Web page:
The One Chicago series of television shows (Chicago Med, Chicago Fire, Chicago P.D.) might be NBC's penance for carrying the Democrats' water on their news and political commentary divisions.

Last night's Chicago P.D. featured the murder of a political consultant who had done some simple opposition research and the Combine found out about it.  It ended with one of the mayoral candidates in jail.  (Yes, that's about as true to Chicago as a patrol car dispatched to the 4300 block of South 51st.  There is such an address, it would be the Milwaukee and Greenfield boundary in Wisconsin, but in Chicago 51st goes east and west.)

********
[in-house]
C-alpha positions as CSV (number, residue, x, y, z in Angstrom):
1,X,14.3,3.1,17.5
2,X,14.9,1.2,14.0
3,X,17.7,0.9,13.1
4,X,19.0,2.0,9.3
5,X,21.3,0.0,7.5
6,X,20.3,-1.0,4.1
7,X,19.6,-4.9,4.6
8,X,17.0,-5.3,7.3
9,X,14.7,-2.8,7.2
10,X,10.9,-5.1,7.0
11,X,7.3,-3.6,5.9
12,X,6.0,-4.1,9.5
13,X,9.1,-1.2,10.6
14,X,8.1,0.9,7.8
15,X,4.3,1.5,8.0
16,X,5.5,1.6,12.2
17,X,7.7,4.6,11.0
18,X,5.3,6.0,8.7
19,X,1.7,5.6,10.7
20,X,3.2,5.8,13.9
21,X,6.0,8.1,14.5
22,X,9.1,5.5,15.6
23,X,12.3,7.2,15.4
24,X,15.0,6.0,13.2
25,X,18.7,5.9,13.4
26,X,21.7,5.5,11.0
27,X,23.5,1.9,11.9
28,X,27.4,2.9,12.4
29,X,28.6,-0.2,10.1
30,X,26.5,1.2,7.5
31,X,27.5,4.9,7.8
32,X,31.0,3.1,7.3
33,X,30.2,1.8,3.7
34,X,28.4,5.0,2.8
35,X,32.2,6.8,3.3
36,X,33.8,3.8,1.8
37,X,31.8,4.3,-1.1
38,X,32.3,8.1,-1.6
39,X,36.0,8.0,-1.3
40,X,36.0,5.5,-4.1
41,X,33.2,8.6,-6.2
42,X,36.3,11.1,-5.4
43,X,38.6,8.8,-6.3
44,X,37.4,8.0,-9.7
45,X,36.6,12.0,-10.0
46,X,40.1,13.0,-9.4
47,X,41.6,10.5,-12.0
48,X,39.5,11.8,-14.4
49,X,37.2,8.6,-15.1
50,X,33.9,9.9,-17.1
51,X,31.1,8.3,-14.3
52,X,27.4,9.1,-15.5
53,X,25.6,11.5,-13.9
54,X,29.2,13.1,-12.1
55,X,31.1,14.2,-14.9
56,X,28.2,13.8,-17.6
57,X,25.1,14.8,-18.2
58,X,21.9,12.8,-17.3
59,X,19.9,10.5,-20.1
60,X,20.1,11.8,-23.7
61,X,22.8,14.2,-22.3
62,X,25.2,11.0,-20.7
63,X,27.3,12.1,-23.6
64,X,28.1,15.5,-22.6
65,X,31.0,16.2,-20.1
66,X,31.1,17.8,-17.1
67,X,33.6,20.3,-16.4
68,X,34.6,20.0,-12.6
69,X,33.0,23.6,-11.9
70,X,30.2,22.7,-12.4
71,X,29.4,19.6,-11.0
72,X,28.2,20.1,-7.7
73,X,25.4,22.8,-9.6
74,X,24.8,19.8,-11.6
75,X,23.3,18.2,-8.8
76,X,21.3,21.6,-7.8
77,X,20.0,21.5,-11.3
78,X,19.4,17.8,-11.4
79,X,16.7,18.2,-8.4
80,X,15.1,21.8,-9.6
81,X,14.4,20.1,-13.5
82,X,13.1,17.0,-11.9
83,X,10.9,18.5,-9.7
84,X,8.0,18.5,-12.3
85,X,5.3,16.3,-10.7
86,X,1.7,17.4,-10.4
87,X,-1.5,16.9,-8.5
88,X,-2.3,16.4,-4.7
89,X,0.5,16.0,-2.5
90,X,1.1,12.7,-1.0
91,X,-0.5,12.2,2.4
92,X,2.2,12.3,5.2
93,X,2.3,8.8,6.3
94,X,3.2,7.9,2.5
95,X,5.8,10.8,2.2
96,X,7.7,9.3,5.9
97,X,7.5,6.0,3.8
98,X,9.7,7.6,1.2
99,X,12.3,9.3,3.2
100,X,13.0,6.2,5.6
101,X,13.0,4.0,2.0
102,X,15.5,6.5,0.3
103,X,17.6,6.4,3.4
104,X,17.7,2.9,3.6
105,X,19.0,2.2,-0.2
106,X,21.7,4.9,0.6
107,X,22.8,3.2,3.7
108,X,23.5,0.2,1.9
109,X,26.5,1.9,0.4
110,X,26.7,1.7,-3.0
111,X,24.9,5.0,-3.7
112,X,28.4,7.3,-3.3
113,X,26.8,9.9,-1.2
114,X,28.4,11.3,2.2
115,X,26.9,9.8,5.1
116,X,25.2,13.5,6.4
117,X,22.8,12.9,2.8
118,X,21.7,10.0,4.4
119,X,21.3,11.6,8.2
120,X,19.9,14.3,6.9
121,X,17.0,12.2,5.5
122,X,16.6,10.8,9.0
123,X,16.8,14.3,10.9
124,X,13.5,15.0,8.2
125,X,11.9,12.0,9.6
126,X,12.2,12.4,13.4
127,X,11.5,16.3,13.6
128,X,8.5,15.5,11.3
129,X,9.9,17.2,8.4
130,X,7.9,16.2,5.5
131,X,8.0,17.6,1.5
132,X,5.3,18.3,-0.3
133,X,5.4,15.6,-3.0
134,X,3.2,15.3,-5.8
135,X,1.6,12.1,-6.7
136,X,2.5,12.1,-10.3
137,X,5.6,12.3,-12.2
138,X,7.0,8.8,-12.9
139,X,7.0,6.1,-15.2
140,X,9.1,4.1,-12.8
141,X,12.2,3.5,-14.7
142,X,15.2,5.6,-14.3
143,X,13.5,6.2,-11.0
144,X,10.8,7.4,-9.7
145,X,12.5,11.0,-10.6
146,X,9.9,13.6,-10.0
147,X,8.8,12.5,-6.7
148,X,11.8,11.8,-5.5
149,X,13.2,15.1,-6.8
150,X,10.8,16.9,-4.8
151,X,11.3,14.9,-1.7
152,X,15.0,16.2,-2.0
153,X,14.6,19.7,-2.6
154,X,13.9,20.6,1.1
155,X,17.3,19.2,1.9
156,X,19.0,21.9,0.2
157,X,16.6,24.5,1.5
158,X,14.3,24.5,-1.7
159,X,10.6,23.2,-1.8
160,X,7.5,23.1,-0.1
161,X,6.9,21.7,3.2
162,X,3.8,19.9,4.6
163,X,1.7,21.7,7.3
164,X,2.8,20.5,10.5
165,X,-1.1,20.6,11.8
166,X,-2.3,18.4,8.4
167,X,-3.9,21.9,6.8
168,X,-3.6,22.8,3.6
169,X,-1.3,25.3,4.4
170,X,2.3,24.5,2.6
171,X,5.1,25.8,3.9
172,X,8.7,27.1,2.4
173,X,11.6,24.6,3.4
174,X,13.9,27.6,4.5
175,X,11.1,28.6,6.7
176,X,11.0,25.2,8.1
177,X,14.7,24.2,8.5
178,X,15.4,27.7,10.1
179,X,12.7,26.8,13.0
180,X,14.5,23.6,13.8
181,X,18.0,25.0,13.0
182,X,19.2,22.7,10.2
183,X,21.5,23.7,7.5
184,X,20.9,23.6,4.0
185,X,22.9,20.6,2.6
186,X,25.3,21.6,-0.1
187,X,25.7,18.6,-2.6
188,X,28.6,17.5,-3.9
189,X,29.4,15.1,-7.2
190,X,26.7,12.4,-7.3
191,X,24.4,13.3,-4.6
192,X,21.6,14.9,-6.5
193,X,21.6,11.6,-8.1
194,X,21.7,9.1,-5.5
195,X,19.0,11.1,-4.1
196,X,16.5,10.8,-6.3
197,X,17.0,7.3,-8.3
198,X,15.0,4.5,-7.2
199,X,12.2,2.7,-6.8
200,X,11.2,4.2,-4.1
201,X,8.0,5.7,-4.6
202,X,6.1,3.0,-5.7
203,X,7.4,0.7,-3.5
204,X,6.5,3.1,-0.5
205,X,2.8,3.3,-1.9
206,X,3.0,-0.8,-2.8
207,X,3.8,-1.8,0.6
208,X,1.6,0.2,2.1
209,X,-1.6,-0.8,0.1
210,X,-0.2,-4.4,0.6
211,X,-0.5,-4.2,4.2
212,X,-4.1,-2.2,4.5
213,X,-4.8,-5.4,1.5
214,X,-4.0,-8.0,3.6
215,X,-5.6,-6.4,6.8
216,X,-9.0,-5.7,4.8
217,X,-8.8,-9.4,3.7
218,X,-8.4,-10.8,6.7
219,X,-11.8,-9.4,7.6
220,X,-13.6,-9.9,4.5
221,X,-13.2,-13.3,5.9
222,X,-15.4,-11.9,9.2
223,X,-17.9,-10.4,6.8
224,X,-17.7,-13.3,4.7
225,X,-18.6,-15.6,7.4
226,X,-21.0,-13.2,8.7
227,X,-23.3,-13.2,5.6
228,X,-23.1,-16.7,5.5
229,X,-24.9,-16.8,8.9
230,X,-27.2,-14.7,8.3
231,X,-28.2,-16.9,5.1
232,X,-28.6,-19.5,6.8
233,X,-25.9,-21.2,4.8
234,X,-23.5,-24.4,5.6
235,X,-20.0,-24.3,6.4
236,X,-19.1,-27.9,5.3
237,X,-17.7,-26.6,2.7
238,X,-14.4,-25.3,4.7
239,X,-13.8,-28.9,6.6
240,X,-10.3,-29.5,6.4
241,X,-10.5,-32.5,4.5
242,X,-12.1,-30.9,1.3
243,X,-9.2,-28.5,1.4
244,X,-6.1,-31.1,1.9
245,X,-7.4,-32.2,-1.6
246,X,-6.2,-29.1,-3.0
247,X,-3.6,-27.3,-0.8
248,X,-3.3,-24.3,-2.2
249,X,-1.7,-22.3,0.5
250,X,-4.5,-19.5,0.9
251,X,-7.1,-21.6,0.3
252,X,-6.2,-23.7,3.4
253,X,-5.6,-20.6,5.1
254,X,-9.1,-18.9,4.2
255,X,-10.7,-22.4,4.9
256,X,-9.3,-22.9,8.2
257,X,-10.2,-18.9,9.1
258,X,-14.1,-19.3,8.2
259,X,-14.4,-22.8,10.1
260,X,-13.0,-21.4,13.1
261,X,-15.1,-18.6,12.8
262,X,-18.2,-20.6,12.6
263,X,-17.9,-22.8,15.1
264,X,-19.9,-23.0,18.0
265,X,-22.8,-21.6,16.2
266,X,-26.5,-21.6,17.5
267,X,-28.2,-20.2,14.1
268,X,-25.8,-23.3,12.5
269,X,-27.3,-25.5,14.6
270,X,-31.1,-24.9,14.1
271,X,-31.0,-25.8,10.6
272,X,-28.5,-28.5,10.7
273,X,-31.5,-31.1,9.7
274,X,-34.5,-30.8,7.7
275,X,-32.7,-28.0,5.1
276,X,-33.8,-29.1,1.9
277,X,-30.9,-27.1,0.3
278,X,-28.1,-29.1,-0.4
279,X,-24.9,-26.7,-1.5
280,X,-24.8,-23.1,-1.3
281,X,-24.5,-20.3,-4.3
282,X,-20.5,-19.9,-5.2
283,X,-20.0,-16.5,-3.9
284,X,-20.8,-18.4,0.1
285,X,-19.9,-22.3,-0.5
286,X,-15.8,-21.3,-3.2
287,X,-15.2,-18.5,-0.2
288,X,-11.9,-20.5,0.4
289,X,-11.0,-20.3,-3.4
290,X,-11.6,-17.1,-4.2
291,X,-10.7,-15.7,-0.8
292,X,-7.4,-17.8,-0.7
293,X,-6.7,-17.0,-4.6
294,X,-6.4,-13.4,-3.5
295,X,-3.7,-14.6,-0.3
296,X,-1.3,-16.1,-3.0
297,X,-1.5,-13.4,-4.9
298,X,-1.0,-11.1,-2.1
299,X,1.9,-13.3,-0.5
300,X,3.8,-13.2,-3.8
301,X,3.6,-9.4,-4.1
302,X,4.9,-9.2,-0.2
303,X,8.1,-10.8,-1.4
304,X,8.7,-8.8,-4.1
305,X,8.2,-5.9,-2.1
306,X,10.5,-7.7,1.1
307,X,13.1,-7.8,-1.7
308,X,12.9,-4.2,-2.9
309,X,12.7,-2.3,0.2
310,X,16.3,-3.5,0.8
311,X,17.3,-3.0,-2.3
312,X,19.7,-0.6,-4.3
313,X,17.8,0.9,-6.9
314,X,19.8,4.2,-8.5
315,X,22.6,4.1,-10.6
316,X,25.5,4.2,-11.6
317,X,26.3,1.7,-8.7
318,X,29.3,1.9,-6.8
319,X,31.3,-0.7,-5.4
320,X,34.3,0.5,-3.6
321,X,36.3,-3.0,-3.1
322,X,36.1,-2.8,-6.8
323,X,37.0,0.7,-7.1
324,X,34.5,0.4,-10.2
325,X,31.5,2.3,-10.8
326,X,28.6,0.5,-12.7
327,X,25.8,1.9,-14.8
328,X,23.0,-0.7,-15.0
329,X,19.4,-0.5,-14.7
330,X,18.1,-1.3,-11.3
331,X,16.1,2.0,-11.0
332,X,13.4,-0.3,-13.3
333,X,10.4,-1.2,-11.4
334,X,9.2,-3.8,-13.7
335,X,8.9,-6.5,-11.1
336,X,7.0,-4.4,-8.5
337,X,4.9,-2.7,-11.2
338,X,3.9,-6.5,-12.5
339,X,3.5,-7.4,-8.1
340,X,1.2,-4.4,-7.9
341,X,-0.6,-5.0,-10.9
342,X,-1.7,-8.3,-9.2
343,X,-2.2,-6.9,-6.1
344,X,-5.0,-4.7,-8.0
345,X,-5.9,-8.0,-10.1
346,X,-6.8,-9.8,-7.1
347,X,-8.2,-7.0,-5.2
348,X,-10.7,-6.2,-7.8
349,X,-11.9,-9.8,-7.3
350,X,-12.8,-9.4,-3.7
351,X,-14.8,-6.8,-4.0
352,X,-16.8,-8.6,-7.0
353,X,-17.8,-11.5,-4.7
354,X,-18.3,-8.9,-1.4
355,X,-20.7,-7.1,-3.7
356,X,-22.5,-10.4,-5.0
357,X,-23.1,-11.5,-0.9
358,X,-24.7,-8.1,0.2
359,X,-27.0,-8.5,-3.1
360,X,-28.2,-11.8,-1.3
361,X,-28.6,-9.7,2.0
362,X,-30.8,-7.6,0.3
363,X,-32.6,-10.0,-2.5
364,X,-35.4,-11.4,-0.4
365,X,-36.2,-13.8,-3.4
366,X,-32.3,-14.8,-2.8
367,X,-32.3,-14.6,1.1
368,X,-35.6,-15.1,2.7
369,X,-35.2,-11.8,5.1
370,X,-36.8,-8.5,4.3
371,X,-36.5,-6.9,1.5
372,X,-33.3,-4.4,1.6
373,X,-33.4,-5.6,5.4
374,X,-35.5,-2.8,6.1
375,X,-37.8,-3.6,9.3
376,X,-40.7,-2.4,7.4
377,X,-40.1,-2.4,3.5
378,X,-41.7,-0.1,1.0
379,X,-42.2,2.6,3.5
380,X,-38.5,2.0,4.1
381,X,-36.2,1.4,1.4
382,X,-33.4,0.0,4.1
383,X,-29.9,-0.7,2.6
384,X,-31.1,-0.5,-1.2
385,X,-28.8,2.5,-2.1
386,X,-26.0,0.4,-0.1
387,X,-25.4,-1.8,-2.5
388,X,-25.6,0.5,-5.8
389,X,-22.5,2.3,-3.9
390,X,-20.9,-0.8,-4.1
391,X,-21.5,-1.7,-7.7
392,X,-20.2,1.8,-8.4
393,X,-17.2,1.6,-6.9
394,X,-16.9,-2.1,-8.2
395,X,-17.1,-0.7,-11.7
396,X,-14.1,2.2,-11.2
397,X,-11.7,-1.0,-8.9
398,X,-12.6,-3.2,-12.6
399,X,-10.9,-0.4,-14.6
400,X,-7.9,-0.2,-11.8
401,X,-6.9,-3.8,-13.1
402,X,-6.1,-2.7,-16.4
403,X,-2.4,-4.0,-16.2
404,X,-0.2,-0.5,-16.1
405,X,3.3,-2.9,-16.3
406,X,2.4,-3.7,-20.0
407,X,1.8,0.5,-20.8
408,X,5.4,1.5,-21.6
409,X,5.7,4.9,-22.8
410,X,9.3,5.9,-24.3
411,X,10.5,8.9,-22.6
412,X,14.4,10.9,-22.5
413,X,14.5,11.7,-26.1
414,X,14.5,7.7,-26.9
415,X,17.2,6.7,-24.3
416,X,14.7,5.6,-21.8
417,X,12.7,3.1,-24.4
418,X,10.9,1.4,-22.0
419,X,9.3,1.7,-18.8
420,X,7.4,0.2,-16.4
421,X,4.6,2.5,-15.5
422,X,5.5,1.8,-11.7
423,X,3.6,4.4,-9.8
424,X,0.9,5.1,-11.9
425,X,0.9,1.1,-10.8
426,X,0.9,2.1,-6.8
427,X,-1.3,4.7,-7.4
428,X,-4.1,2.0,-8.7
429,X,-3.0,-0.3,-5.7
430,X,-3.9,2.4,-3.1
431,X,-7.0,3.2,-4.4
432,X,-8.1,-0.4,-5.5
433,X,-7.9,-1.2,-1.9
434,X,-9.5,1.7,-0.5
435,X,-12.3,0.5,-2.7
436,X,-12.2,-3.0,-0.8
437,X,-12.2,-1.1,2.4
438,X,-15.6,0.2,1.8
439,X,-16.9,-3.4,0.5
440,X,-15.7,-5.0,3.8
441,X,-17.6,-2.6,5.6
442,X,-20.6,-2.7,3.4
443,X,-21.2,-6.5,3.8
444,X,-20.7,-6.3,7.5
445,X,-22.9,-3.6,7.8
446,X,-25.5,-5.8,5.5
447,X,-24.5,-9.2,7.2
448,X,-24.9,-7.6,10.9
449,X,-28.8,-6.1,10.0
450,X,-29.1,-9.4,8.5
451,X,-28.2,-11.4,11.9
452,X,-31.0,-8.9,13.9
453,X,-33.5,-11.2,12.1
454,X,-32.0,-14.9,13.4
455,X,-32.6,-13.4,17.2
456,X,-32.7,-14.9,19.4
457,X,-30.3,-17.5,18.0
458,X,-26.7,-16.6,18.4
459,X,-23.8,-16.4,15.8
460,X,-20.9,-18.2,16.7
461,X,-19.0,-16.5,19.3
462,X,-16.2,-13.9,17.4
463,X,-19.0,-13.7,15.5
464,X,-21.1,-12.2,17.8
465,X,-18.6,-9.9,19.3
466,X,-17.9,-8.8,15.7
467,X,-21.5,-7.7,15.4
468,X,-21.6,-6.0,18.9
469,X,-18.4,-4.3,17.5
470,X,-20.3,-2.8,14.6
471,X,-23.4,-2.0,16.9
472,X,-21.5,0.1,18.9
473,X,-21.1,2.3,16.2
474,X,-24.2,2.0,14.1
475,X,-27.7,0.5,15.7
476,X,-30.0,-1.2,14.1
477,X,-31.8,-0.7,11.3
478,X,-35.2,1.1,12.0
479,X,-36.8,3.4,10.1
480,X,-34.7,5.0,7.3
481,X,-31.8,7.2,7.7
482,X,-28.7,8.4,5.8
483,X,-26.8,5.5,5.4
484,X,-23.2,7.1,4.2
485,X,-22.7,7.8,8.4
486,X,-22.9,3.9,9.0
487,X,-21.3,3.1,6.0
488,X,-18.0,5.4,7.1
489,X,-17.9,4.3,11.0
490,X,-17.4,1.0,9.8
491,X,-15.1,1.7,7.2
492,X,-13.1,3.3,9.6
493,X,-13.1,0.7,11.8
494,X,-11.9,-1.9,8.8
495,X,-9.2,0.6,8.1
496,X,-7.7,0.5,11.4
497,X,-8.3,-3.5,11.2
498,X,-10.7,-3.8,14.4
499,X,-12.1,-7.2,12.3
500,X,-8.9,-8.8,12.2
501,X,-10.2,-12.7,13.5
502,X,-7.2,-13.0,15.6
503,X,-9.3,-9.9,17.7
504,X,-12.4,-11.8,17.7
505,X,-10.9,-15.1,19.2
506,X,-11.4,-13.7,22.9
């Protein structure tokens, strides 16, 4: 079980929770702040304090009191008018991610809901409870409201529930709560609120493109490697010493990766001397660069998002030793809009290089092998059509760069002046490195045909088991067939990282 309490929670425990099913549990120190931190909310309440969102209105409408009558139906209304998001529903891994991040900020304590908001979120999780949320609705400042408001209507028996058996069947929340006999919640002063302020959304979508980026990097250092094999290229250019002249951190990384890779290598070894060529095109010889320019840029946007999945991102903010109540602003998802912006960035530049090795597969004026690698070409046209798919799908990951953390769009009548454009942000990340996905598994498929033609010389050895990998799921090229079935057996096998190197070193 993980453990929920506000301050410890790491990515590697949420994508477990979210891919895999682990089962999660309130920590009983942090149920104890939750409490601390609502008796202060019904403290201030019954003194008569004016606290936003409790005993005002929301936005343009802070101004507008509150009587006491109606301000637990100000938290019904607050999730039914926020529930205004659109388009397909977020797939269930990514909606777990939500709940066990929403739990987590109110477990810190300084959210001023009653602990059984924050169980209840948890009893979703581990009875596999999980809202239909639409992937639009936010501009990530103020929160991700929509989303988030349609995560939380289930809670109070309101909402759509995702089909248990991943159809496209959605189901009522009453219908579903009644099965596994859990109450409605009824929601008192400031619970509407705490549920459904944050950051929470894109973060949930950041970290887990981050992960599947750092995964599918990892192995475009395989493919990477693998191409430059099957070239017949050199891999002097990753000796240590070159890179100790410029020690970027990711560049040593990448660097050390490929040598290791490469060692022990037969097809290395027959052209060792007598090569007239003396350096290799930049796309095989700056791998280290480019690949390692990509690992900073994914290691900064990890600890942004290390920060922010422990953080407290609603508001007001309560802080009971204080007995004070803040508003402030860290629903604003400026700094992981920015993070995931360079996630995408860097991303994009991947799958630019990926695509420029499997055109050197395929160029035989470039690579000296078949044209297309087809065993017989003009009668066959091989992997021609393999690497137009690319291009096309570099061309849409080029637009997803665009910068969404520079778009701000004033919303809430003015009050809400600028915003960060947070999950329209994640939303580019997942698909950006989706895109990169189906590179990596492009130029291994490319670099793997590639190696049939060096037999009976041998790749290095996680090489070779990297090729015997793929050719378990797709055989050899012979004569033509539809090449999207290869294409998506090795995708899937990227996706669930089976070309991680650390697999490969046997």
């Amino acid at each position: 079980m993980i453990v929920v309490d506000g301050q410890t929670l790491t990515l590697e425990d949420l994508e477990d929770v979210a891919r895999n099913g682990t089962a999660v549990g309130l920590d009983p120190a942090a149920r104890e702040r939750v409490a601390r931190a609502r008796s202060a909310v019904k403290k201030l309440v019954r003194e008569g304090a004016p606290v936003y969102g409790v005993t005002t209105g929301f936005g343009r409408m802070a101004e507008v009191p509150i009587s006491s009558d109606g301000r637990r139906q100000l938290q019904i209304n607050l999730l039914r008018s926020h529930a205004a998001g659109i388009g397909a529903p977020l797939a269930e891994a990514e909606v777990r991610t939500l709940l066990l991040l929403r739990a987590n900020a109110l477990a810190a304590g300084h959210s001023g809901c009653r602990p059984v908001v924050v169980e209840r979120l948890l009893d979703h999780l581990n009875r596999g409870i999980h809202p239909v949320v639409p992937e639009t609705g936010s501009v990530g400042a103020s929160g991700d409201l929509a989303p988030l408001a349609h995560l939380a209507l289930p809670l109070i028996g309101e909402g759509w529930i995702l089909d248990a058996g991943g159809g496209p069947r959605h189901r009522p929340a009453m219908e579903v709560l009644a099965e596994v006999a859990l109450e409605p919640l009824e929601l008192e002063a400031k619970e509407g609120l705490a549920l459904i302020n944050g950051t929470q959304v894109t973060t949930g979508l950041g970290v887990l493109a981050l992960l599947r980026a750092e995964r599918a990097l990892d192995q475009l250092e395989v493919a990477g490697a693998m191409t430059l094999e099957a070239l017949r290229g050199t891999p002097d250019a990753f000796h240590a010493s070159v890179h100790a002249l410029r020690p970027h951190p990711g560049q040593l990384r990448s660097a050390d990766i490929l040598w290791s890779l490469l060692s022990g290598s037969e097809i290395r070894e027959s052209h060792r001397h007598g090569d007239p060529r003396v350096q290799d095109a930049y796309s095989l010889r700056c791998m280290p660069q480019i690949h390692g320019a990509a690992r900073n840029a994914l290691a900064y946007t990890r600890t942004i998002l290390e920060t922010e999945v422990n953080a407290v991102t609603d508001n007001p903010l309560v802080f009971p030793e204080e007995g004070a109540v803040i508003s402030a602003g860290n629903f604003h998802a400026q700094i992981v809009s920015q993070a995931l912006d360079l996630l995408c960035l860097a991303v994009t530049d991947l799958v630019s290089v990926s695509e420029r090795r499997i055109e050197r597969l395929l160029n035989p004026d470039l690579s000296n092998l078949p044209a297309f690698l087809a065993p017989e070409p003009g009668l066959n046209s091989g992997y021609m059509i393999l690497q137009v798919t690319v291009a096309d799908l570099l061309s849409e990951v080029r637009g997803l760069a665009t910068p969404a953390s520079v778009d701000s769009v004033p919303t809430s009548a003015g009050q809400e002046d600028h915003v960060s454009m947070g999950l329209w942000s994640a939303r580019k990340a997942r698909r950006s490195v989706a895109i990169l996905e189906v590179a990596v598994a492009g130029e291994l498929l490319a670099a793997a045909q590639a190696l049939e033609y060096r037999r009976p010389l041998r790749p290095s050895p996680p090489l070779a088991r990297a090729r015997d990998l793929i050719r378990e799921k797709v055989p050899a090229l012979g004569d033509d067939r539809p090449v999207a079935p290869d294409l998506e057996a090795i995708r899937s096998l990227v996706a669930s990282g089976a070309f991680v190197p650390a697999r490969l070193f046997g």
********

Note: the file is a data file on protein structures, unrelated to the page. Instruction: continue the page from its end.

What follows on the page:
TV Fanatic's Lizzy Buczak notes, "On the other hand, the Mayoral race ended on a sour note despite the possibility of Chicago getting someone in office who was only slightly corrupt (a win!) and who wanted to invoke real change."

The shows are written and recorded long before the real mayoral election.  The truth would likely be too strange for the script-writers, particularly a year or so ahead of the real thing.

The real purpose of the One Chicago series, though, appears to be "How far can the cast get away with fishing off the company pier without triggering a sexual harassment investigation."  I'm likely to gripe more about that once the season wraps up.

No comments: